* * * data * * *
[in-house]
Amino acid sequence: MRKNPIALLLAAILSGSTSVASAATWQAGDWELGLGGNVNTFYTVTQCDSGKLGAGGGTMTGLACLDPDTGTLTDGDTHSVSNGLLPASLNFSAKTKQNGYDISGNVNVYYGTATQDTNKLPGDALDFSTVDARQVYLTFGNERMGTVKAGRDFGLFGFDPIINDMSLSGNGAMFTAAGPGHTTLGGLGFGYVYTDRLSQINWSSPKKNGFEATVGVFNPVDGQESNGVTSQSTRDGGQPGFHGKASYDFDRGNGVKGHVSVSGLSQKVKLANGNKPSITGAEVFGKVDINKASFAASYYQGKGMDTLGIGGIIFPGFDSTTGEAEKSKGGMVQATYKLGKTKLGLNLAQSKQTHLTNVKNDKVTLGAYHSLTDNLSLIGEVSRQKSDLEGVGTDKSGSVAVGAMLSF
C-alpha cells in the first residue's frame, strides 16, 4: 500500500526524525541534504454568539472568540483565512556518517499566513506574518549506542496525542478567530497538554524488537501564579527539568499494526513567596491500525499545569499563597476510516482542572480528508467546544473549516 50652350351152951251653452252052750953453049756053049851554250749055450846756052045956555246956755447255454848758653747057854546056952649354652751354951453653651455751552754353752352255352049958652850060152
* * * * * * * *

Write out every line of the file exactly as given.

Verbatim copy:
[in-house]
Amino acid sequence: MRKNPIALLLAAILSGSTSVASAATWQAGDWELGLGGNVNTFYTVTQCDSGKLGAGGGTMTGLACLDPDTGTLTDGDTHSVSNGLLPASLNFSAKTKQNGYDISGNVNVYYGTATQDTNKLPGDALDFSTVDARQVYLTFGNERMGTVKAGRDFGLFGFDPIINDMSLSGNGAMFTAAGPGHTTLGGLGFGYVYTDRLSQINWSSPKKNGFEATVGVFNPVDGQESNGVTSQSTRDGGQPGFHGKASYDFDRGNGVKGHVSVSGLSQKVKLANGNKPSITGAEVFGKVDINKASFAASYYQGKGMDTLGIGGIIFPGFDSTTGEAEKSKGGMVQATYKLGKTKLGLNLAQSKQTHLTNVKNDKVTLGAYHSLTDNLSLIGEVSRQKSDLEGVGTDKSGSVAVGAMLSF
C-alpha cells in the first residue's frame, strides 16, 4: 500500500526524525541534504454568539472568540483565512556518517499566513506574518549506542496525542478567530497538554524488537501564579527539568499494526513567596491500525499545569499563597476510516482542572480528508467546544473549516 50652350351152951251653452252052750953453049756053049851554250749055450846756052045956555246956755447255454848758653747057854546056952649354652751354951453653651455751552754353752352255352049958652850060152